Not everyone's cup of tea, but was happy to pick up a TI-85 calculator for peanuts. For the unaware this is a Z-80 based programmable machine with bigger software library than some early 1980s 8-bits (Think like Jupiter Ace, Mattel Aquarius and the other also rans.) Later versions also have a "Doom" port, quoted because unsure how faithful. Anyhoo this is the one that started off that line of "computer in a pocket calc" and the one I envied when I was plugging away on my Casio FX-6500 with under half a kb of RAM trying to cram anything more than simple blackjack etc into it. I got that one at a liquidator in the late 80s for a tenth of the price of a Ti, which my student budget could get nowhere near. The import markup on that was bad enough that I could have got a "real" computer for about the same money. Got a later model put away somewhere, combined alphanumerics don't stick in my head very well so can't remember which it is. I've had a Ti-85 manual for ages, but couldn't get very far with it, with that as a ref, so didn't get too much into it. I try working from a PDF on a tablet or something and 30 mins in I'm browsing something unrelated, derp. TI-83+ sounds right to me at the moment, but IDK.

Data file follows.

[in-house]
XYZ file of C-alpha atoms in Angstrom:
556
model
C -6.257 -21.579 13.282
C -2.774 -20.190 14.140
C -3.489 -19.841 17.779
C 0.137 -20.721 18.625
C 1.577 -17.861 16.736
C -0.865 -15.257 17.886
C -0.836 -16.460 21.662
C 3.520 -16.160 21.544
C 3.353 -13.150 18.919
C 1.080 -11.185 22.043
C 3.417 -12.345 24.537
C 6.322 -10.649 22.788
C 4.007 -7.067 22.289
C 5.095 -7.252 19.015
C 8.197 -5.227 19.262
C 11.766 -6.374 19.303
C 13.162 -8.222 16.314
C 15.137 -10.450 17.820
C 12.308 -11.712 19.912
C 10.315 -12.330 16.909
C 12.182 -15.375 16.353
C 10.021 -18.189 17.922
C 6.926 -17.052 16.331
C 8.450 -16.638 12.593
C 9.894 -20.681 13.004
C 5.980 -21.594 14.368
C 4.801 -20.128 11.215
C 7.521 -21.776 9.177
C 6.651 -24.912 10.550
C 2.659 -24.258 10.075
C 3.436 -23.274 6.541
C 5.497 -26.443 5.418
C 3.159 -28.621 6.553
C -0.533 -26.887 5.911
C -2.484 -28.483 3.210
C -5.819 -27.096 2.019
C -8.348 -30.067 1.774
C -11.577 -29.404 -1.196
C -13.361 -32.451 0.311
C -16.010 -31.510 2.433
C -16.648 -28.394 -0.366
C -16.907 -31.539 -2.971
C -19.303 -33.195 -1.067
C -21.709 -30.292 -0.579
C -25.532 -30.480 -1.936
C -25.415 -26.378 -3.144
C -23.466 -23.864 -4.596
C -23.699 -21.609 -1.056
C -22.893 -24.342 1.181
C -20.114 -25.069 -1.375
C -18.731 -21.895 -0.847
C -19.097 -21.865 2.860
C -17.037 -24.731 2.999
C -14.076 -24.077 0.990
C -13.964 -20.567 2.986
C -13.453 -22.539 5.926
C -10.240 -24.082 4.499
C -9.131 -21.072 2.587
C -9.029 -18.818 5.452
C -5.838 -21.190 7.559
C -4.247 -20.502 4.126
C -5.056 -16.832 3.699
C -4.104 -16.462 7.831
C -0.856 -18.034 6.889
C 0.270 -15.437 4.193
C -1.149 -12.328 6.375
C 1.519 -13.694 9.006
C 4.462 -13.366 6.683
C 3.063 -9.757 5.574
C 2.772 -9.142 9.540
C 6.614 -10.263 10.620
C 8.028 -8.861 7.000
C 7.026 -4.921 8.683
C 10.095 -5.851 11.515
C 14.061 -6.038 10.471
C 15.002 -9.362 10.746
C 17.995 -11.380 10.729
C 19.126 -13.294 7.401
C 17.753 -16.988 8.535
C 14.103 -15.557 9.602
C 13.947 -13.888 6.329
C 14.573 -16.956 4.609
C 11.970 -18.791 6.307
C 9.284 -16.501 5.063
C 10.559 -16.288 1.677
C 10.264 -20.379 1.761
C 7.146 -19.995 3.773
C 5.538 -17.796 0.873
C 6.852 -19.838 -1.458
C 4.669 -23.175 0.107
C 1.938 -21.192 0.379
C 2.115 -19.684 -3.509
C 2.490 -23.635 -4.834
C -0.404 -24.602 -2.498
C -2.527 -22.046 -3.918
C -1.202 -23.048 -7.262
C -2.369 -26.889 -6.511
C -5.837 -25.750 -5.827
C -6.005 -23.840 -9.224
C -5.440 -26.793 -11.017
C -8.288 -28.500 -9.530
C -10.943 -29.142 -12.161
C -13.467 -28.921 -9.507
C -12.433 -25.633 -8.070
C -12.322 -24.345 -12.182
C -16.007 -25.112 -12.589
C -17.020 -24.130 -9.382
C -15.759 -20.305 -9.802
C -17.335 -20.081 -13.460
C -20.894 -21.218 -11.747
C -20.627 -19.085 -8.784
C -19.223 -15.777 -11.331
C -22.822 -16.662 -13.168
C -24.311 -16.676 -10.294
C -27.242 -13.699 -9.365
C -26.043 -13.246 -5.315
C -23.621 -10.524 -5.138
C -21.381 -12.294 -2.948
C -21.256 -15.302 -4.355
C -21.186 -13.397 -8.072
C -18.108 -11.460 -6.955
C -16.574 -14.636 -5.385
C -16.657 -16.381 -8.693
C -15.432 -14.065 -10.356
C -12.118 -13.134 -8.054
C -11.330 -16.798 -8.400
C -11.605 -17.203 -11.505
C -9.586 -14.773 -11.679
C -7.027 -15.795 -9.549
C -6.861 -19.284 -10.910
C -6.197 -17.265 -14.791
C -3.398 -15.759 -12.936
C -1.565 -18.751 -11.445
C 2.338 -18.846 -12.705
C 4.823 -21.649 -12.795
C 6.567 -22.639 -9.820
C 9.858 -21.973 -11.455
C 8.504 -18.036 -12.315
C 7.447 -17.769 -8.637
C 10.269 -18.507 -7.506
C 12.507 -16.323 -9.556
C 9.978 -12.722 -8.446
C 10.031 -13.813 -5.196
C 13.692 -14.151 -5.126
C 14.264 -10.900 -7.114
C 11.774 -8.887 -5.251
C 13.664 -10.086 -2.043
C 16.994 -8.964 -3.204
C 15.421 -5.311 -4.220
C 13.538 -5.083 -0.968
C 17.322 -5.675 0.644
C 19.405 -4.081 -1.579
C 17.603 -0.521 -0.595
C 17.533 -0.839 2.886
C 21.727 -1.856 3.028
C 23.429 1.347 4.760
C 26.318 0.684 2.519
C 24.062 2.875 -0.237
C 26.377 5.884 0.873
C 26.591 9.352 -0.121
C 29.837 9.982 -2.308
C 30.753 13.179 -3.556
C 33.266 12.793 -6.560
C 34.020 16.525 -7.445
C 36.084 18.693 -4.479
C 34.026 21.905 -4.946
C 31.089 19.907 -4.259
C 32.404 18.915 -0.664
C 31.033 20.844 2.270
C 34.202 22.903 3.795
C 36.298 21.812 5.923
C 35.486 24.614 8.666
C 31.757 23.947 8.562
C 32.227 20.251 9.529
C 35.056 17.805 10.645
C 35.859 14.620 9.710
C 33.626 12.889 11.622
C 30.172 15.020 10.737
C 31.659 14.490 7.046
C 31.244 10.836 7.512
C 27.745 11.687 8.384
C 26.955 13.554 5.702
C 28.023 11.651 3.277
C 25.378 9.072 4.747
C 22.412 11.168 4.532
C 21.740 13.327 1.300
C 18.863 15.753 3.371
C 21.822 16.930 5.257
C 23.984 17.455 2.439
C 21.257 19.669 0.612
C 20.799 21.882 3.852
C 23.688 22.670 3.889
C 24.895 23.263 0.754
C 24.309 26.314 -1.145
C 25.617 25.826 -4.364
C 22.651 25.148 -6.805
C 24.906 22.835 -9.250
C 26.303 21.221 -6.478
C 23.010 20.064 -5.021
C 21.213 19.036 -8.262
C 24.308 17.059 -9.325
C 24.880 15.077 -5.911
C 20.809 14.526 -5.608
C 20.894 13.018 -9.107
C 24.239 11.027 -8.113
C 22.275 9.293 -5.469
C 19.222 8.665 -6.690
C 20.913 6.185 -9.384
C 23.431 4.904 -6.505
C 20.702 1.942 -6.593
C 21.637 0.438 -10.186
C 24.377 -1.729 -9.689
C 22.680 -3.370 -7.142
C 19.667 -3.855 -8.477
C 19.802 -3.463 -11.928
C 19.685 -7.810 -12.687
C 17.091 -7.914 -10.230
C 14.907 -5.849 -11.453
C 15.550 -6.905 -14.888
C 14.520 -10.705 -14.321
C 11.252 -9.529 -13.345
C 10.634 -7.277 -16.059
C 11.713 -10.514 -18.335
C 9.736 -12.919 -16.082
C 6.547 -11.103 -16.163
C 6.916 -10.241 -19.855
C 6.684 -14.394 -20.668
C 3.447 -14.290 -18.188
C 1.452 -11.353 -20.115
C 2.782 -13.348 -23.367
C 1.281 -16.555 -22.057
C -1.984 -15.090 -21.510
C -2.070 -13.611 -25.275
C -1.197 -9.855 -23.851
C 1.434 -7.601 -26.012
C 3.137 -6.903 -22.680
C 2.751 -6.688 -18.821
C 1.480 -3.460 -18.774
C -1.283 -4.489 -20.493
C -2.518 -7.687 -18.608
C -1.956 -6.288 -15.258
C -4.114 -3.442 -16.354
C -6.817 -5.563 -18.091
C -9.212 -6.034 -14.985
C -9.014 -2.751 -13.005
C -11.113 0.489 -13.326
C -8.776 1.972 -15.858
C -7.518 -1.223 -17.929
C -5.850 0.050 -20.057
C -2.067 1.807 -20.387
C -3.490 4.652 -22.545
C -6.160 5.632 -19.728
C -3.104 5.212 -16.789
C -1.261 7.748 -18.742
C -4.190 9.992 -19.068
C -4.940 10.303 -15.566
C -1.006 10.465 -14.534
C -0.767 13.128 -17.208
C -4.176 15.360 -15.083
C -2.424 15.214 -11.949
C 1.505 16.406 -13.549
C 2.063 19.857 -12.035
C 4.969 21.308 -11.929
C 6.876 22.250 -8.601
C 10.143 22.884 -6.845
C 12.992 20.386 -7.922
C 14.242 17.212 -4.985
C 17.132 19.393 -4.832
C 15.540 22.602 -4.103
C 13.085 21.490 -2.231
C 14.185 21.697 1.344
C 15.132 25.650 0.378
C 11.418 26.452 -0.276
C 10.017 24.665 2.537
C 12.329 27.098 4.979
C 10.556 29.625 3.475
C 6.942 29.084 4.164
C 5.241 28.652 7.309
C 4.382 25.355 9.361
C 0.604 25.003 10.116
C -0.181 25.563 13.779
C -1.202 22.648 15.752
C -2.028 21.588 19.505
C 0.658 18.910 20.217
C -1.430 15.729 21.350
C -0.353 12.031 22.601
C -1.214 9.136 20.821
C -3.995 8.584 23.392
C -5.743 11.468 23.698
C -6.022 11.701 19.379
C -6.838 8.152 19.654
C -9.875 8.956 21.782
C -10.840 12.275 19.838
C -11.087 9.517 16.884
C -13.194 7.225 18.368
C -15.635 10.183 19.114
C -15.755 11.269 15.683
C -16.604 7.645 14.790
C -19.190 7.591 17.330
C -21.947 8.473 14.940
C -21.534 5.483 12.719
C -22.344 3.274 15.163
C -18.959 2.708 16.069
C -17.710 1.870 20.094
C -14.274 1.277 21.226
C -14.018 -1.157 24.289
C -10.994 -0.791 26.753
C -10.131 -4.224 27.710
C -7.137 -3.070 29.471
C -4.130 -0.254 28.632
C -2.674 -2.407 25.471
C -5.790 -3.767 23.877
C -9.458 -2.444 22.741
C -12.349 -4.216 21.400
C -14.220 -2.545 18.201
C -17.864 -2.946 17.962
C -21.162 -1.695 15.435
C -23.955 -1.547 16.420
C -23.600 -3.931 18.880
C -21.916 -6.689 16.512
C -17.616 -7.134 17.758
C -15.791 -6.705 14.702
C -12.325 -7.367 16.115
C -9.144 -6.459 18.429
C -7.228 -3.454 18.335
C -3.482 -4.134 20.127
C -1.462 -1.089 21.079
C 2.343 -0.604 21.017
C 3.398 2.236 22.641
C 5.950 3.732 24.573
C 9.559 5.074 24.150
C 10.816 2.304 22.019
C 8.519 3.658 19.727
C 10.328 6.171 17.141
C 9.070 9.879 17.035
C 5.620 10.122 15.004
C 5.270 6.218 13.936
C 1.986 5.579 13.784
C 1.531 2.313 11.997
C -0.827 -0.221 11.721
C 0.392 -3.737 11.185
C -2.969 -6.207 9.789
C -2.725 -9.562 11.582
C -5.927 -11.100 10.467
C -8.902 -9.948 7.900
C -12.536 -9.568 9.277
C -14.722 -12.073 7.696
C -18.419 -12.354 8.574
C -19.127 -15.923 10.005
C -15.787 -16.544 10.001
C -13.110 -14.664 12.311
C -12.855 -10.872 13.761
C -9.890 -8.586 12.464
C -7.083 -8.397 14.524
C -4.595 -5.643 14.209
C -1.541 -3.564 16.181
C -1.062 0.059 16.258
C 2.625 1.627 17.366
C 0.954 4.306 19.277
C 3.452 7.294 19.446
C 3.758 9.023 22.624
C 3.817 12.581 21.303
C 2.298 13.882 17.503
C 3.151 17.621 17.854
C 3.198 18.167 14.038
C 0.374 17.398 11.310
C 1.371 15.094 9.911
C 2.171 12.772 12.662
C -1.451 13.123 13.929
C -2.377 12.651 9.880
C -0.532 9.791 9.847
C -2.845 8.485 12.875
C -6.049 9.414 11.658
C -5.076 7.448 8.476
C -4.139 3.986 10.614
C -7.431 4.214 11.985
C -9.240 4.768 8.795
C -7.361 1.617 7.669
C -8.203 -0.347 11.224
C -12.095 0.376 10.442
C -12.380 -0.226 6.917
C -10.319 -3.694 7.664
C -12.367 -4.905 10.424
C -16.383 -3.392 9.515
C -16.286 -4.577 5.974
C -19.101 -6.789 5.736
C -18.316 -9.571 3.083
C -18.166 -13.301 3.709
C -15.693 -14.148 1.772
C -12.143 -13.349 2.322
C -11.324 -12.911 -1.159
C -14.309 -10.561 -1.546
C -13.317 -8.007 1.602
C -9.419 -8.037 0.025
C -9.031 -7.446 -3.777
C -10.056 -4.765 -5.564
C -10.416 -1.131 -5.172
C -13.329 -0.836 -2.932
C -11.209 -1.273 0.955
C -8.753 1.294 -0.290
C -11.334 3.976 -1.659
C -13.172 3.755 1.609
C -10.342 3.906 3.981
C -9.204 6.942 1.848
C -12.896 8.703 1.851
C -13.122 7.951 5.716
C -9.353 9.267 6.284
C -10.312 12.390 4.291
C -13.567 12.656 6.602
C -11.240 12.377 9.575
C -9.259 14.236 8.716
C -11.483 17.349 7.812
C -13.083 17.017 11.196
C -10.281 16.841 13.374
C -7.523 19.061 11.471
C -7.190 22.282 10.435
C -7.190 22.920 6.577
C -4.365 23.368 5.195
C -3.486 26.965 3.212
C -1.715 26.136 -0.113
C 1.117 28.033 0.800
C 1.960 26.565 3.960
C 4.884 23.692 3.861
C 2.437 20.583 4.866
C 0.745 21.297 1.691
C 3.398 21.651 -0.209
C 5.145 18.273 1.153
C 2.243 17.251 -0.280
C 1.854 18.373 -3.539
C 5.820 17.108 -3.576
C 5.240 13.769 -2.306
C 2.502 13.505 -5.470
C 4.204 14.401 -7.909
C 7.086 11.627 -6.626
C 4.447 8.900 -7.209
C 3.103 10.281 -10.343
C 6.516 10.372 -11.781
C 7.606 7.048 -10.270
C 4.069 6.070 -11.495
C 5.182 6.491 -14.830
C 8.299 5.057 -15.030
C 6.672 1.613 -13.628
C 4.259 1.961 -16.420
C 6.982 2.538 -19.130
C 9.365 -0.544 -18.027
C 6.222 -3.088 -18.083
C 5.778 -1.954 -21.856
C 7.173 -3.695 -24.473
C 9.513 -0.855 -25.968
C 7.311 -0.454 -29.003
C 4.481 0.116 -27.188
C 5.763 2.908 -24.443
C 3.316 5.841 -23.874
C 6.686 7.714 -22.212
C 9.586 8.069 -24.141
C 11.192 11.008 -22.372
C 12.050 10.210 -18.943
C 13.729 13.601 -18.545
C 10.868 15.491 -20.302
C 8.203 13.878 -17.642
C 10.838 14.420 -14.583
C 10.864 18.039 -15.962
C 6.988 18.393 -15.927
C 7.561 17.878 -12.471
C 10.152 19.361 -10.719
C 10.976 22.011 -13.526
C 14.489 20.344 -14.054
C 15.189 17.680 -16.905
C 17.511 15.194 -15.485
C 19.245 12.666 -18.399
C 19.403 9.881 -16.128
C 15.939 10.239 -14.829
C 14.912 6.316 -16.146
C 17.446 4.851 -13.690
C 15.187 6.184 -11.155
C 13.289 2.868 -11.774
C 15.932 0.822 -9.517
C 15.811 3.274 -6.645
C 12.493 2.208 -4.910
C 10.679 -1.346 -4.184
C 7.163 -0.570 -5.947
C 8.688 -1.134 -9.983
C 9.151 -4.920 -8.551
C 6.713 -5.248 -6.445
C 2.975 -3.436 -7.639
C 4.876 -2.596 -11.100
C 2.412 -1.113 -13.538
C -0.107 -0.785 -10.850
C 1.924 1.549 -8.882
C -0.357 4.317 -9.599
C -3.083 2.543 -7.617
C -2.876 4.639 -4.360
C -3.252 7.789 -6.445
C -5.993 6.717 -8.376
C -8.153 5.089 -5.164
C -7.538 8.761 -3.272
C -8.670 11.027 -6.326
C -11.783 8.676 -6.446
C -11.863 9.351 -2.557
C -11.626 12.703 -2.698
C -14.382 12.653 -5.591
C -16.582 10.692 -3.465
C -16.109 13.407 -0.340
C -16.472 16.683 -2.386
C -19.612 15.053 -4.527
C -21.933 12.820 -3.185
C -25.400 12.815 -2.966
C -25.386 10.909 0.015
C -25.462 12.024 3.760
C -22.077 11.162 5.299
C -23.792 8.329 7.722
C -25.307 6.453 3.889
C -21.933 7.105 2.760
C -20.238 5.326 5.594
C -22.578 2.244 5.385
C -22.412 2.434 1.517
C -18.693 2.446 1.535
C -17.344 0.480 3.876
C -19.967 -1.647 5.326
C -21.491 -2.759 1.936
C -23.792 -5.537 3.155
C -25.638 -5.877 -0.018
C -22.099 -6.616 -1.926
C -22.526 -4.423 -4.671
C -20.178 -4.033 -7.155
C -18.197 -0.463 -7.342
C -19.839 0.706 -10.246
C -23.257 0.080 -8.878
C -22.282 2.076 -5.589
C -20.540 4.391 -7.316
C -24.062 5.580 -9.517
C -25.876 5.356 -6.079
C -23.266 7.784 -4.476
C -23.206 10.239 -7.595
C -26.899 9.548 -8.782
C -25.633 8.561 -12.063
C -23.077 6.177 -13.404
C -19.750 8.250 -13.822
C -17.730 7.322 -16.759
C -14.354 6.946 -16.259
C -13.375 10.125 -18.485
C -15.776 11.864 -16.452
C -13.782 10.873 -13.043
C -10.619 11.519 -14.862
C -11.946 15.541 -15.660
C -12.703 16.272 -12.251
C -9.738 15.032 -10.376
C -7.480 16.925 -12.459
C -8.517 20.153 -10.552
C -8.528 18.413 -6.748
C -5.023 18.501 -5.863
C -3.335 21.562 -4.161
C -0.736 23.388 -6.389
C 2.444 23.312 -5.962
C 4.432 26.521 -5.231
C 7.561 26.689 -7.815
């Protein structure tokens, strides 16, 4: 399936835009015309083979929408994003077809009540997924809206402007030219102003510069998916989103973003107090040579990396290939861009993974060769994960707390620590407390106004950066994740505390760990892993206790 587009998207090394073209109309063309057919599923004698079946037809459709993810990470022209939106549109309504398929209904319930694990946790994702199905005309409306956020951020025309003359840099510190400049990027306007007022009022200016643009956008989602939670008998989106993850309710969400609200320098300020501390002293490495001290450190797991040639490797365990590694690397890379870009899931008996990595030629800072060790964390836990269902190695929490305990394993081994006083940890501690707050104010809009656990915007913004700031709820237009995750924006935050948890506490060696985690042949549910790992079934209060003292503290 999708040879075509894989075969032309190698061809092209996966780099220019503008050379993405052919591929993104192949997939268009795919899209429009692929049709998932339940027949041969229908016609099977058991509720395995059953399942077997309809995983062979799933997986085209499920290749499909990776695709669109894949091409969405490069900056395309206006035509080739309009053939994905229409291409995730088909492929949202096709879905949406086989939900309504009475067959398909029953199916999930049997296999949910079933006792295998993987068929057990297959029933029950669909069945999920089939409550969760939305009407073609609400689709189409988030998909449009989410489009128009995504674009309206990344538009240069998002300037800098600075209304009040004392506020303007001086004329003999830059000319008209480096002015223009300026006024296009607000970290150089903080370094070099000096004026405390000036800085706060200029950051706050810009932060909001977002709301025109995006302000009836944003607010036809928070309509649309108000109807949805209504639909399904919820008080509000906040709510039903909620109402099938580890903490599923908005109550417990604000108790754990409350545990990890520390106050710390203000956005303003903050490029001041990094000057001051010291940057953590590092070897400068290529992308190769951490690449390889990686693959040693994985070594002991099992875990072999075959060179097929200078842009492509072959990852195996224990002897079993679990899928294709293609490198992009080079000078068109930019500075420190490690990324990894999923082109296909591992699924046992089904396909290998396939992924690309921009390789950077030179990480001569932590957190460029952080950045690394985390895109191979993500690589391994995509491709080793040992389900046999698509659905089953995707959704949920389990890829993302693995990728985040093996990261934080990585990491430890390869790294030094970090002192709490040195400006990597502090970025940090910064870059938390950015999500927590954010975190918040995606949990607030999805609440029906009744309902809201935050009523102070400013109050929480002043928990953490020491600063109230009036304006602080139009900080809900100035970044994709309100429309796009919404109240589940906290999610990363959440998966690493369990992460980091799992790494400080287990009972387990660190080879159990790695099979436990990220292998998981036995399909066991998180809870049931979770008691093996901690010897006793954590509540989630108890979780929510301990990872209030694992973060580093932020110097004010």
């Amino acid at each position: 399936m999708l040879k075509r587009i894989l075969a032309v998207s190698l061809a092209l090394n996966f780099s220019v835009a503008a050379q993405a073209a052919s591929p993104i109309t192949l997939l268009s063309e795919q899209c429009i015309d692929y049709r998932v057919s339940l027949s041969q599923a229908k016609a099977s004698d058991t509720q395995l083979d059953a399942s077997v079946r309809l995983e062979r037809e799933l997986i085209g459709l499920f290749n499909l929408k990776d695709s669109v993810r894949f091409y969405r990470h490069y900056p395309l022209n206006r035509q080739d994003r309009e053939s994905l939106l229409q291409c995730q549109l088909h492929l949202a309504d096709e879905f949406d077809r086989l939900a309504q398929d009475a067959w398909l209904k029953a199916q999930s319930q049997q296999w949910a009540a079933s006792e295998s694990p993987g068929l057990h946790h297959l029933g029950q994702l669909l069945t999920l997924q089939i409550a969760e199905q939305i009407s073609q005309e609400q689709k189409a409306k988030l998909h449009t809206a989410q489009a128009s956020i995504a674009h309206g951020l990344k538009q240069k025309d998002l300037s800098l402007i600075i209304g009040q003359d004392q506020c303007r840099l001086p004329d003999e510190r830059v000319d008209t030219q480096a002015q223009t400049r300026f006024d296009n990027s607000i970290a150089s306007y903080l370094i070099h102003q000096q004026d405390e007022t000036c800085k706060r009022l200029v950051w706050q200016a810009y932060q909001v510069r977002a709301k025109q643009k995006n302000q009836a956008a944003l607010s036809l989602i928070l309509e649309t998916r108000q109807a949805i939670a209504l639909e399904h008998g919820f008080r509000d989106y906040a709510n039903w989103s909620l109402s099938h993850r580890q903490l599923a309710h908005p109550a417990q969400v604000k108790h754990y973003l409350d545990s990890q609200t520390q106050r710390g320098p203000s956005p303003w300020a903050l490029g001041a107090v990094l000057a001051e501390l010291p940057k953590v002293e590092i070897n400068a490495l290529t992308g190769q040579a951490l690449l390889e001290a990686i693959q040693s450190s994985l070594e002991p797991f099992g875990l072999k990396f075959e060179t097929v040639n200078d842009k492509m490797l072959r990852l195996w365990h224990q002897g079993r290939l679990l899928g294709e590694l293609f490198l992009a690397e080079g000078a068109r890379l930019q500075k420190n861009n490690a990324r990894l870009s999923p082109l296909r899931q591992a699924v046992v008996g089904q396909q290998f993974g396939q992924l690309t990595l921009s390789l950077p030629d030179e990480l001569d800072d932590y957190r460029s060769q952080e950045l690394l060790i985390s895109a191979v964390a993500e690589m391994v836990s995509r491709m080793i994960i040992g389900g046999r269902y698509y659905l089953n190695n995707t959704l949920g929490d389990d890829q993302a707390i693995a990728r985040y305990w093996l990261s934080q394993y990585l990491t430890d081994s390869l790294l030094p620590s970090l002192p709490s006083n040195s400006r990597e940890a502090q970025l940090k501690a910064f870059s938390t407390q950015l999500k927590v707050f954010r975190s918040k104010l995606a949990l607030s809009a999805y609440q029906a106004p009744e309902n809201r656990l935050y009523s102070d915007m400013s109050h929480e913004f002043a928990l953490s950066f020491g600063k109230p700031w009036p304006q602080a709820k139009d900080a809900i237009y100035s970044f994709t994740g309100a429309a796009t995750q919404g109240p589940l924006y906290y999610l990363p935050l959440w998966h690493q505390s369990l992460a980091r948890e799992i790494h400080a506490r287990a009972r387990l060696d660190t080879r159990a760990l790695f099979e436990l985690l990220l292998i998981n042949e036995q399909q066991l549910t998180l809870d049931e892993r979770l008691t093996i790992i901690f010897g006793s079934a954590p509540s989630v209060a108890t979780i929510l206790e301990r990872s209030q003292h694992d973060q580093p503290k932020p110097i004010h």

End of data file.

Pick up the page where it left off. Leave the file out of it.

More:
Also still have the Casio original around, and a super duper later Casio with more competitive to TI features (9860 series?? ) . Then a Sharp PC-1403 pocket computer and a Tandy PC-7 so you'd think I was collecting them or something. At least they are small. I think the appeal is that you can maybe completely "know" a limited machine and push it into "holy crap I didn't know you could do that with it" territory.
Well whatevs, the z-machine interpreter might distract me for a while, until I'm all zorked out etc. Then I might figure if it's worth using it as a terminal for a CP/M or textmode DOS emulator on an ARM board or something.
Unicorn herding operations are proceeding, but all the totes of hens teeth and barrels of rocking horse poop give them plenty of hiding spots.